Clearly defined, systematic, and positive command and control (C2) ensures that the field artillery contributes to the fire support system in a responsive manner and that it is adequate to support the mission, Command and control relationships are established through command relationships (that is, organic, assigned, attached, or operational control [OPCON]) and assignment of tactical missions (that is, direct support, reinforcing, general support reinforcing, or general support).
Field artillery has the dual mission of integrating all fire support available to the force commander and providing field artillery fires, For this reason the corps and division artillery headquarters and headquarters batteries (HHBs) are organized and equipped to field full-time FSEs for the corps and division CPs. Each corps and division CP usually is divided into a tactical CP, a main CP, and a rear CP, FSEs operate at the tactical CP and at the main CP, as part of the FS cell, simultaneously and continuously.
The FSE consists of field artillerymen who are specialists in working all of the operations phases of the three components of the fire support system. They also ensure the functioning of each component as it relates to the field artillery system. When the FSE deploys to the corps or division main CP, it forms the hub of the FS cell.
The ASOC plans, coordinates, and directs close air support and tactical air reconnaissance operating in the supported ground commander's area of responsibility. It provides tactical air representation to the corps. It is an operational component of the tactical air control system (TACS), which is tasked to coordinate and direct tactical air support operations. The ASOC is under the operational control of the tactical air control center (TACC) or the allied tactical operations center (ATOC) in NATO. Its primary function is to provide fast reaction to satisfy immediate requests from ground forces for close air support (CAS) and tactical air reconnaissance (TAR). It also helps in planning for battlefield air interdiction (BAI). The ASOC may be at the division level when the division operates as a separate unit.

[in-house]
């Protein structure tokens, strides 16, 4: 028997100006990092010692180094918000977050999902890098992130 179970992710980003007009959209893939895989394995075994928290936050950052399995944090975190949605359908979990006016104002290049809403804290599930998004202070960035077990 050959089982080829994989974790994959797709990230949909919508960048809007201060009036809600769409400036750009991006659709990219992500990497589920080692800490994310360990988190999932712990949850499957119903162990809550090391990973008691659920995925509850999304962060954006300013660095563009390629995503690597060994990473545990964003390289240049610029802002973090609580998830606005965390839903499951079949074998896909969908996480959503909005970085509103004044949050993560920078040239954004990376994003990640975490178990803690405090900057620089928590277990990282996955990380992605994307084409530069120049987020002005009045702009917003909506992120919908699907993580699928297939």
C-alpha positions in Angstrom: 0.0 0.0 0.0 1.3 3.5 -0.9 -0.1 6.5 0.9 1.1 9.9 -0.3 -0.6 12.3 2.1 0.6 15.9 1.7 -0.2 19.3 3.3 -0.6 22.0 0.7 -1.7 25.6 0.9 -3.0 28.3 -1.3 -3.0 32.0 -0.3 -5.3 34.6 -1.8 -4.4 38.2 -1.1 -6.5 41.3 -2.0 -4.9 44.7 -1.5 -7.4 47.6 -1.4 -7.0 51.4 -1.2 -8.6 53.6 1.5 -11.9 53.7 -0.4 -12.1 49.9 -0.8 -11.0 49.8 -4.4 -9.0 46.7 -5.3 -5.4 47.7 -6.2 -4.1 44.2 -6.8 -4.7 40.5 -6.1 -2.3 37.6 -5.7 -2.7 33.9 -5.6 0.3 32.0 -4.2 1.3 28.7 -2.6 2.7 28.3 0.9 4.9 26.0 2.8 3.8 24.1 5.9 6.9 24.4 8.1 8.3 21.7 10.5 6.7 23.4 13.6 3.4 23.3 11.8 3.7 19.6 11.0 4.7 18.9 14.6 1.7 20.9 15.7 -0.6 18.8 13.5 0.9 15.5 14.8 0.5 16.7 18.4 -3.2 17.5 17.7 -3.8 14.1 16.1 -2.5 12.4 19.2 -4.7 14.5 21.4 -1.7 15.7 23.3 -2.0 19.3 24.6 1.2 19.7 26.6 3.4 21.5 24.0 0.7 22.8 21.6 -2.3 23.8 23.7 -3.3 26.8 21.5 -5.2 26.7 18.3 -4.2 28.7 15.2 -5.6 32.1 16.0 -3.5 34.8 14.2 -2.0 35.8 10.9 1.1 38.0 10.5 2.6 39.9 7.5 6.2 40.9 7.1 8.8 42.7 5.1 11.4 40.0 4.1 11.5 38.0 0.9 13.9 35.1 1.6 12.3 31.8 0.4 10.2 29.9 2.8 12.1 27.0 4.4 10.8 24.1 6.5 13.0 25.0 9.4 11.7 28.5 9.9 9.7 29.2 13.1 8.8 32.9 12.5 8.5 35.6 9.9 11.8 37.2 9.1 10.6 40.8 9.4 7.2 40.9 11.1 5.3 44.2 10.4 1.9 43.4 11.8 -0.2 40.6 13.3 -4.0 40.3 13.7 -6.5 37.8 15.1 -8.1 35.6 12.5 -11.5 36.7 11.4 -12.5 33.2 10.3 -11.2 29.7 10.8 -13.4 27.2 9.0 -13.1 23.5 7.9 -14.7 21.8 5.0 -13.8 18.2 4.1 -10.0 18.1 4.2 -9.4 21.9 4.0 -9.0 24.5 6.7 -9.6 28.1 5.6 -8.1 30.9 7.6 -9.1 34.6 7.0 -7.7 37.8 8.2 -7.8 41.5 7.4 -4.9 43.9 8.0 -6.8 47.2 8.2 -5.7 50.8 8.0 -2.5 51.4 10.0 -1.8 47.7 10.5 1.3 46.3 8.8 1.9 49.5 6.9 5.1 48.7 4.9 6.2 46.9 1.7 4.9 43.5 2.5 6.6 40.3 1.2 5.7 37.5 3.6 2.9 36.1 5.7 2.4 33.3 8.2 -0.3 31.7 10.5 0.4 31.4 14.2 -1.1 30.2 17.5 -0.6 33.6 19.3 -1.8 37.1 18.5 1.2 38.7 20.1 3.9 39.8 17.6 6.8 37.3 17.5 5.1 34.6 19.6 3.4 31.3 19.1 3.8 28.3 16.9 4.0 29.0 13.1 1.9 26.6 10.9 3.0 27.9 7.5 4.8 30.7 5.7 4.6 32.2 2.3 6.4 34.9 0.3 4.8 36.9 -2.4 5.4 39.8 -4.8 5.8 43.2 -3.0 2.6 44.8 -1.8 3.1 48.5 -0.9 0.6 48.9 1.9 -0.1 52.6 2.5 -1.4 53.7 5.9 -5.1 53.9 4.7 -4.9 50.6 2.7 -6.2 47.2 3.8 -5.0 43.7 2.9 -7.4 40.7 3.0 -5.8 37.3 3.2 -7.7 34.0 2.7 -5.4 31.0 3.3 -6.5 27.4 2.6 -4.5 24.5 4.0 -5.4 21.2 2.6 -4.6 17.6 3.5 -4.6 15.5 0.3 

Requests for tactical air assets to support the maneuver commander's concept of operations are coordinated at the FS cell with the ASOC and are transmitted through Army command channels to the TACC. The air component commander (ACC), through the TACC or theater equivalent, allocates resources to the corps through the ASOC on the basis of guidance provided by the joint force commander (JFC). Normally, the TACC retains operational control of air interdiction (AI) and TAR assets. The employment of AX forces against targets which are expected to have a near-term effect on the maneuver commander's battlefield is known as battlefield air interdiction. BAI and TAR are coordinated with the ASOC in as near real time as possible. Mission, threat, and targeting information available at the FS cell must be coordinated through the ASOC with the TACC.
The TACC transfers control of CAS assets to the ASOC for employment. The ASOC is responsible for establishing and maintaining the TACS at command levels below the land component commander (LCC). This is done through TACPs assigned at corps, division, brigade, and battalion levels. Allocated CAS assets are distributed to subordinate Army units on the basis of priorities established by the G3. Normally, the ASOC is established at corps level; however, its functions must be provided at any command level if an independent maneuver unit is provided tactical air support.
The ASOC is supervised by the air liaison officer (ALO), who serves as the primary advisor to the force commander on all Air Force matters. Although the manning of the ASOC may vary, depending on the operational requirement, the ASOC will always be prepared to work on a 24-hour basis. It has a jump capability to ensure continuous operation. Representation from the ASOC forms an essential part of the FS cell at the corps main CP. In some cases, the entire ASOC may be situated within the FS cell; while in other corps, the ASOC proper is near the FS cell with the ALO or his assistant actually working with the FS cell.
A TACP is provided to corps, division, brigade, and battalion. The TACP--
- Provides advice to the Army commander.
- Operates the Air Force air request net.
- Provides a coordination interface with the respective FS cell.
- Keeps the ASOC informed on division activities; at the corps level, supplements the ASOC manning and/or integrates into the corps staff in planning future operations.
- Provides final attack control for CAS attacks.